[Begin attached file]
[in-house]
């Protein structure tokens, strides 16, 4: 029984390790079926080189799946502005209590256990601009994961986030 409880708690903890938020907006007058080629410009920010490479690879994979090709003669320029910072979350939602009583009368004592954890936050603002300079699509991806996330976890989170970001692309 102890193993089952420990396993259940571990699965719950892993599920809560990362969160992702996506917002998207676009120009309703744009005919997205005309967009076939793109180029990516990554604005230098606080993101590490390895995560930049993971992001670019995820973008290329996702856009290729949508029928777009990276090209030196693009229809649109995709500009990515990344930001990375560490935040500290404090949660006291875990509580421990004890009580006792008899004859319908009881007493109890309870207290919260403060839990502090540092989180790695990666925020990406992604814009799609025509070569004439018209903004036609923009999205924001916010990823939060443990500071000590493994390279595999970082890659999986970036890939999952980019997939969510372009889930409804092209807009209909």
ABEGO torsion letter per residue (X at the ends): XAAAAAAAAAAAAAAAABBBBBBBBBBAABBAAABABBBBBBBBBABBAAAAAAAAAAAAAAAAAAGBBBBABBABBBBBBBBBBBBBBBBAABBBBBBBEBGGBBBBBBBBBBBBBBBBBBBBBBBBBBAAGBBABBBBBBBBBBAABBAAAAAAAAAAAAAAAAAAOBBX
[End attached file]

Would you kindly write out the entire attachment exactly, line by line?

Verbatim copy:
[in-house]
């Protein structure tokens, strides 16, 4: 029984390790079926080189799946502005209590256990601009994961986030 409880708690903890938020907006007058080629410009920010490479690879994979090709003669320029910072979350939602009583009368004592954890936050603002300079699509991806996330976890989170970001692309 102890193993089952420990396993259940571990699965719950892993599920809560990362969160992702996506917002998207676009120009309703744009005919997205005309967009076939793109180029990516990554604005230098606080993101590490390895995560930049993971992001670019995820973008290329996702856009290729949508029928777009990276090209030196693009229809649109995709500009990515990344930001990375560490935040500290404090949660006291875990509580421990004890009580006792008899004859319908009881007493109890309870207290919260403060839990502090540092989180790695990666925020990406992604814009799609025509070569004439018209903004036609923009999205924001916010990823939060443990500071000590493994390279595999970082890659999986970036890939999952980019997939969510372009889930409804092209807009209909």
ABEGO torsion letter per residue (X at the ends): XAAAAAAAAAAAAAAAABBBBBBBBBBAABBAAABABBBBBBBBBABBAAAAAAAAAAAAAAAAAAGBBBBABBABBBBBBBBBBBBBBBBAABBBBBBBEBGGBBBBBBBBBBBBBBBBBBBBBBBBBBAAGBBABBBBBBBBBBAABBAAAAAAAAAAAAAAAAAAOBBX